Migrants to India from persecuted non-Muslim minority communities in Bangladesh and Pakistan will now be allowed admission to engineering, medicine and pharmacy colleges, says the ministry of external affairs.
In a statement, the MEA said on Wednesday: "It has been decided to include persecuted religious minority migrants from Bangladesh and Pakistan based in India within the purview of this scheme. The candidates will be selected on the basis of academic merit."
The Indian government is amending the citizenship act as approved by the Union cabinet, to help integrate Hindu, Sikh, Jain, Buddhist, Christian and Parsi migrants from other sub-continental countries into India faster, says The Telegraph.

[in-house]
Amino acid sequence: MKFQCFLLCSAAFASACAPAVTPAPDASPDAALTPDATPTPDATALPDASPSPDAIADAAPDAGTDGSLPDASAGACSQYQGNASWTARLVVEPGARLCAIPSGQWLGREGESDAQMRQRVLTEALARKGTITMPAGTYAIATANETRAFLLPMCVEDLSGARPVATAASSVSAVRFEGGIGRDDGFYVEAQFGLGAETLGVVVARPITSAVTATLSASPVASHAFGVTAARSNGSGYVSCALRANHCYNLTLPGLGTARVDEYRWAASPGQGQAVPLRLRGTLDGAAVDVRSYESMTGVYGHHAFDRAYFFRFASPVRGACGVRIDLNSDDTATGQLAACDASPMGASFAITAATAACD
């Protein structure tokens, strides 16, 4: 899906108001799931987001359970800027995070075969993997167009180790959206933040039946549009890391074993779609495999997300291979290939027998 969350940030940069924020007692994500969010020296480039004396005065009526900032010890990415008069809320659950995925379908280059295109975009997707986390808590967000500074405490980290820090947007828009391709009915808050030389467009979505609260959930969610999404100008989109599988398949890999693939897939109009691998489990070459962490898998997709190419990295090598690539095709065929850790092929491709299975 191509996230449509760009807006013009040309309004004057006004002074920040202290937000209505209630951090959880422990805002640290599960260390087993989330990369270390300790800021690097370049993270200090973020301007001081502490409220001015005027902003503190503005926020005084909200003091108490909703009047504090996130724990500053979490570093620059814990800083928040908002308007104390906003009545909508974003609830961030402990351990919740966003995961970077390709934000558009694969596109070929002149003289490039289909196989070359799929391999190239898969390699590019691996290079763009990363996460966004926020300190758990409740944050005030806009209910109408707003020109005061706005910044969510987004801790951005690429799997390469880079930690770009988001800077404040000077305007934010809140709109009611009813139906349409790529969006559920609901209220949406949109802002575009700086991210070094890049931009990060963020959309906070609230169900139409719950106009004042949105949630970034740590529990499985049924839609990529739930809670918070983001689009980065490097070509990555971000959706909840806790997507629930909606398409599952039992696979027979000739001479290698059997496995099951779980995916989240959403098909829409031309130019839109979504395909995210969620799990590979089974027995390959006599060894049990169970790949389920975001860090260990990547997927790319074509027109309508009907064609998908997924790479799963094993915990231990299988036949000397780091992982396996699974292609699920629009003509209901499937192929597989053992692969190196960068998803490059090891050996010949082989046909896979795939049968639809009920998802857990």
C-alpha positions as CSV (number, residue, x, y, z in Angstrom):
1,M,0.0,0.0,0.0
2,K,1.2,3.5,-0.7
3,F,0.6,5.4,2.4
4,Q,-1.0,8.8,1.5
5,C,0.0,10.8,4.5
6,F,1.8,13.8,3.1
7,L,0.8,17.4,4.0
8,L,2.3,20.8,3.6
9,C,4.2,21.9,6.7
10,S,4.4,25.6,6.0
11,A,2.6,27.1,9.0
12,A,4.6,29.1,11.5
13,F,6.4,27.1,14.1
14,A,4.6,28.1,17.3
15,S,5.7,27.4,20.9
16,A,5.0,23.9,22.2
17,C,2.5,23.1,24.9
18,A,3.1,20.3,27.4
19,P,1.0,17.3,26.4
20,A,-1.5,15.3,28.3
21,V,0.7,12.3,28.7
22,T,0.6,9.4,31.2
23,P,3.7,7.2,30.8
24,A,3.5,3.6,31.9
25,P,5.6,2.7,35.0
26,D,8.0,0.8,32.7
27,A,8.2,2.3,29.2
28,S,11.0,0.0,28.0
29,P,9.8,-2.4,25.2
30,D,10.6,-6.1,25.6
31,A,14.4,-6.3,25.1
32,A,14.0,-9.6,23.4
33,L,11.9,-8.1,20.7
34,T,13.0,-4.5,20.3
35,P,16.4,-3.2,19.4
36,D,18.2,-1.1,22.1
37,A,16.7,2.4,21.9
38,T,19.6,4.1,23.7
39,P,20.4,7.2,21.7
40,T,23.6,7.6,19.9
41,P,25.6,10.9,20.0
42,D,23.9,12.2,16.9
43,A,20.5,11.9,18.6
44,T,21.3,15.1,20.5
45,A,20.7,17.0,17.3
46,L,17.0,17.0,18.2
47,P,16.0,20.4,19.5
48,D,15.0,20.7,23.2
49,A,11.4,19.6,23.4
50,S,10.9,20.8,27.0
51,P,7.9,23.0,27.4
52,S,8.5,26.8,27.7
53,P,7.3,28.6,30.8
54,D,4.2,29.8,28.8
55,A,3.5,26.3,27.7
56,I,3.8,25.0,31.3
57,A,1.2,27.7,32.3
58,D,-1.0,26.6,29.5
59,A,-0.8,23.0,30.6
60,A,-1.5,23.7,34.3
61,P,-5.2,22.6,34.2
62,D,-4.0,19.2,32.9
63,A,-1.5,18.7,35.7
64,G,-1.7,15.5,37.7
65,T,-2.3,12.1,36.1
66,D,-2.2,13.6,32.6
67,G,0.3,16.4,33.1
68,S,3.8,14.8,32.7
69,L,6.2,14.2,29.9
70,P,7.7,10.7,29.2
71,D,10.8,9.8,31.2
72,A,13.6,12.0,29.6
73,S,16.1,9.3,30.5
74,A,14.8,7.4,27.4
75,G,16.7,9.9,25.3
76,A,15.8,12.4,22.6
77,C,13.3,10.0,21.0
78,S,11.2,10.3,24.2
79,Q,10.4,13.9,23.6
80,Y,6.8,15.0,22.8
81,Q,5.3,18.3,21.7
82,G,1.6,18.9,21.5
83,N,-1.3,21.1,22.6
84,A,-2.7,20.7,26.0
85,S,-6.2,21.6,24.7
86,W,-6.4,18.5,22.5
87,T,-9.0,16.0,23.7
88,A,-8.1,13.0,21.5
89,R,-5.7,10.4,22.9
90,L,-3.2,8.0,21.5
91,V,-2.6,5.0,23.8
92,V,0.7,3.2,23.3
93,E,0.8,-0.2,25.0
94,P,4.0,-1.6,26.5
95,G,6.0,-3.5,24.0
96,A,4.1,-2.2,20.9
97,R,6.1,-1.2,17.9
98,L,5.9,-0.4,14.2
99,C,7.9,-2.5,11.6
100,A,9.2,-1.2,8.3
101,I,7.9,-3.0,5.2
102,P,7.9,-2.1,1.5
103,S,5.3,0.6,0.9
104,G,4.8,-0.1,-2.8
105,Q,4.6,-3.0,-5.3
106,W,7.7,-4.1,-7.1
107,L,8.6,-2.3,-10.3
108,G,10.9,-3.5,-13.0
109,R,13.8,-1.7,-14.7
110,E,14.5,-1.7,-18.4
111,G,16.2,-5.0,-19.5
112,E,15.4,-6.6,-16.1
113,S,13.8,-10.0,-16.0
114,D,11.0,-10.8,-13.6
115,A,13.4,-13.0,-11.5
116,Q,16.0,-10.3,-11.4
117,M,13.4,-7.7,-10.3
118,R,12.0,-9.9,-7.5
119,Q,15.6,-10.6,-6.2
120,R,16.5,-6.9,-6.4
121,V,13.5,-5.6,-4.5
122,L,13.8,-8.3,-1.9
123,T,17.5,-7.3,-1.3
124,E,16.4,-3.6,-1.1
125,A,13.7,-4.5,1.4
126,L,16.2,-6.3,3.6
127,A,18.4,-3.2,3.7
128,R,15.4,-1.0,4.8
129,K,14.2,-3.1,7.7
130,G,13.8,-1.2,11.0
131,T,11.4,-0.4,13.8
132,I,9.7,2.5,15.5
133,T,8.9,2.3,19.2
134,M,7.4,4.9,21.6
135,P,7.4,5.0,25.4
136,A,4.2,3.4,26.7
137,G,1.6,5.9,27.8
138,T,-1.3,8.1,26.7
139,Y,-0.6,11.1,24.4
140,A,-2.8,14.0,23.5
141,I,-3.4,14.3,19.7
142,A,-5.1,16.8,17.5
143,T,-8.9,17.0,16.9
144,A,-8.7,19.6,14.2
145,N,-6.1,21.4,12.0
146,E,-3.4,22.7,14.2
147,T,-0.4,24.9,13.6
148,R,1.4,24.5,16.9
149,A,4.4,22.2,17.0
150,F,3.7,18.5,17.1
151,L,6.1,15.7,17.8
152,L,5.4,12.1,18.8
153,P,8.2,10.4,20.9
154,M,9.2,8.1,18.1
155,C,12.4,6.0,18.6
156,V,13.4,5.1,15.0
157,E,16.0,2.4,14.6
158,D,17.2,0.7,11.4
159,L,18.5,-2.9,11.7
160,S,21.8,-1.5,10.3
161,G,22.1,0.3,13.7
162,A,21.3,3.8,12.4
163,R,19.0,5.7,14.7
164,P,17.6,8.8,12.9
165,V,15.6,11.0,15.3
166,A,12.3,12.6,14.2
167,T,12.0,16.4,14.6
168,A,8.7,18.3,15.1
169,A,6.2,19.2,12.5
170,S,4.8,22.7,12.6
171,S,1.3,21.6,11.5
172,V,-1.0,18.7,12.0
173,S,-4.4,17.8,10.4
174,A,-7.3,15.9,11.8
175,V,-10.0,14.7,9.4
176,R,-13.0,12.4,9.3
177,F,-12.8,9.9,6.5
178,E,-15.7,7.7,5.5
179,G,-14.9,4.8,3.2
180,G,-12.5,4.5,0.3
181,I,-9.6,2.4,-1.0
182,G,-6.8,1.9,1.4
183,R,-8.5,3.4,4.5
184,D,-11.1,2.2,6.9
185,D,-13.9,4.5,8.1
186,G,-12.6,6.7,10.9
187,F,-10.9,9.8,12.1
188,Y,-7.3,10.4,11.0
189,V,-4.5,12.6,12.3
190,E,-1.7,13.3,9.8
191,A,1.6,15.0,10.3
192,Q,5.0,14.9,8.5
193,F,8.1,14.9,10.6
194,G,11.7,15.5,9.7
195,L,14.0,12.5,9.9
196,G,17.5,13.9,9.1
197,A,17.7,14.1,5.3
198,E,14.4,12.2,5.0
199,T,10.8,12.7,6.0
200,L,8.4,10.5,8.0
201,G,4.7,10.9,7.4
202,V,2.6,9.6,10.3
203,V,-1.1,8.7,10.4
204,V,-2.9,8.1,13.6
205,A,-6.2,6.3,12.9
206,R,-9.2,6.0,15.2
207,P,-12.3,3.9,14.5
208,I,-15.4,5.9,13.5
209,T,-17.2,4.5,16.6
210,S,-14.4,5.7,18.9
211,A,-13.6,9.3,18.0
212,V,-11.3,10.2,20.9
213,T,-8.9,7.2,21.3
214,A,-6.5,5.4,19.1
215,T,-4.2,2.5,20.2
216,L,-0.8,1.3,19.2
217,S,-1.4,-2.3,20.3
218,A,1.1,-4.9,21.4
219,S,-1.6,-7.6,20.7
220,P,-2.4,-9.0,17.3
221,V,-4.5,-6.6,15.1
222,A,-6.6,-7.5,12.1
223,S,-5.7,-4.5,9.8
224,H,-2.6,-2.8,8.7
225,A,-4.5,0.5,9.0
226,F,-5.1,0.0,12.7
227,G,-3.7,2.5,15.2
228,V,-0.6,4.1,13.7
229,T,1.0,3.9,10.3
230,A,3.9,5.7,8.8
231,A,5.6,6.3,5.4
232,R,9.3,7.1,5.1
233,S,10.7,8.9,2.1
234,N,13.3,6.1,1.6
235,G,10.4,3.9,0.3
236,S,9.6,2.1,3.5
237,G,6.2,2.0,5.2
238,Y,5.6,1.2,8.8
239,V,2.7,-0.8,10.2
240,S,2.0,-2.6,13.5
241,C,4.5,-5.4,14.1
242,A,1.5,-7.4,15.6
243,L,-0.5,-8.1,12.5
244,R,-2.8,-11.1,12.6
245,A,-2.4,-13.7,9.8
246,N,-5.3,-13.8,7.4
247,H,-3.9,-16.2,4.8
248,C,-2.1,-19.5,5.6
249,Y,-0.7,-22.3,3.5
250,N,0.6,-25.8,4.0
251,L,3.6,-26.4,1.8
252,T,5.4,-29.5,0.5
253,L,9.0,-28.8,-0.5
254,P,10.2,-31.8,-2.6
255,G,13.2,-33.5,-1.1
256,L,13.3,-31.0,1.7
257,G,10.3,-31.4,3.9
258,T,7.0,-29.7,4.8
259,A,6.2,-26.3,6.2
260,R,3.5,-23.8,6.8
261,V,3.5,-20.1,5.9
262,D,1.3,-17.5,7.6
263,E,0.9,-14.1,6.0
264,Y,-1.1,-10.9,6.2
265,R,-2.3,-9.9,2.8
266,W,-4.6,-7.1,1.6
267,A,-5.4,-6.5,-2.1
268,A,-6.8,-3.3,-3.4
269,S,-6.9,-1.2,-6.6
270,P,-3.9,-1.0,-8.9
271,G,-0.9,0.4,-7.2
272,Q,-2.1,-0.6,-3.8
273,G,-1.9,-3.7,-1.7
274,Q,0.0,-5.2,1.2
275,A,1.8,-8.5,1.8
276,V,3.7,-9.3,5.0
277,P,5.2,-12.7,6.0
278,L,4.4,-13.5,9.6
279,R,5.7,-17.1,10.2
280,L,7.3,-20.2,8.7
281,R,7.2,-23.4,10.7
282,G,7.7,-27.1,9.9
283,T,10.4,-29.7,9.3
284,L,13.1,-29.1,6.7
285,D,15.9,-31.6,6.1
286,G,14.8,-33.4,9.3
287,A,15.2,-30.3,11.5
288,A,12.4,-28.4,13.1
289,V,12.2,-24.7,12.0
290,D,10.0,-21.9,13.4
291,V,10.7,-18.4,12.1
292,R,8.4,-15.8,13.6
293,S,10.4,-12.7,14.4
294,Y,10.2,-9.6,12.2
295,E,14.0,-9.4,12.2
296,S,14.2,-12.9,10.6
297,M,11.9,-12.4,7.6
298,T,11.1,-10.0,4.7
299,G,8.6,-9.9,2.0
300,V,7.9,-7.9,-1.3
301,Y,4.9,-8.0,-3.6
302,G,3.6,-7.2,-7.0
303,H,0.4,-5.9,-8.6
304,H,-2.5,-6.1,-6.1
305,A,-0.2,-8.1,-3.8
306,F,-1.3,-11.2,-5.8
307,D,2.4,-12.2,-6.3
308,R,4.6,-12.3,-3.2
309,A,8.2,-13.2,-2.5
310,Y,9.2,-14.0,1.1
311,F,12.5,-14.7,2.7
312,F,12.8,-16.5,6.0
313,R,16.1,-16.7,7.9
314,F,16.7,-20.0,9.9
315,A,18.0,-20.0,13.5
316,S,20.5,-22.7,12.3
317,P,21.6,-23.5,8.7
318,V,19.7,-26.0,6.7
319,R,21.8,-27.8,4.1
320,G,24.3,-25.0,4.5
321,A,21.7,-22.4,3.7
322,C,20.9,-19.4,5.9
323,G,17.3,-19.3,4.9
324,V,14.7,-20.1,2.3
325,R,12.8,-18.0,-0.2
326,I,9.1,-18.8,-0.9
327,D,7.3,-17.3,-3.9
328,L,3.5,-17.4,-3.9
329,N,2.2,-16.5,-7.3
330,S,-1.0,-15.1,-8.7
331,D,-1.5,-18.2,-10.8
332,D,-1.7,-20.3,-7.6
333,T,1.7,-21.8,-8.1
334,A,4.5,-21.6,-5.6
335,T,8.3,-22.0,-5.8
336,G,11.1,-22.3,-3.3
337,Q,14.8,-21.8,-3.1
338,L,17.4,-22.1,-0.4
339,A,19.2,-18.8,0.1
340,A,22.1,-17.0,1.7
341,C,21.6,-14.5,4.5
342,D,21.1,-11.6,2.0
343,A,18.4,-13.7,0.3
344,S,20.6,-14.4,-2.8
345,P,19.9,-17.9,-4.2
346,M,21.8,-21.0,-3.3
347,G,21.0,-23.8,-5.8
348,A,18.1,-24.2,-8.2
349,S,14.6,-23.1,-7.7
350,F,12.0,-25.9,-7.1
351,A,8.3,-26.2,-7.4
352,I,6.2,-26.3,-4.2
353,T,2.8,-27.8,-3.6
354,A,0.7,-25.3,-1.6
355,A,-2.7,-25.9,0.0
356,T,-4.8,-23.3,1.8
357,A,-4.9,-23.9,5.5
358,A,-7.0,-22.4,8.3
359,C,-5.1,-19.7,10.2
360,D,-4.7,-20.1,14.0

However, this plan for higher education for migrants will not apply to those who already have Indian citizenship.
The plan falls under an MEA scheme for students from developing countries who want to study medicine, dentistry, pharmacy and engineering.
Applicants need at least 60 per cent marks in their school-leaving examinations in the sciences, and 50 per cent in English. They will have to pay their college fees at fees charged to Indian students. Once these seats are filled, migrants may occupy extra seats by paying more.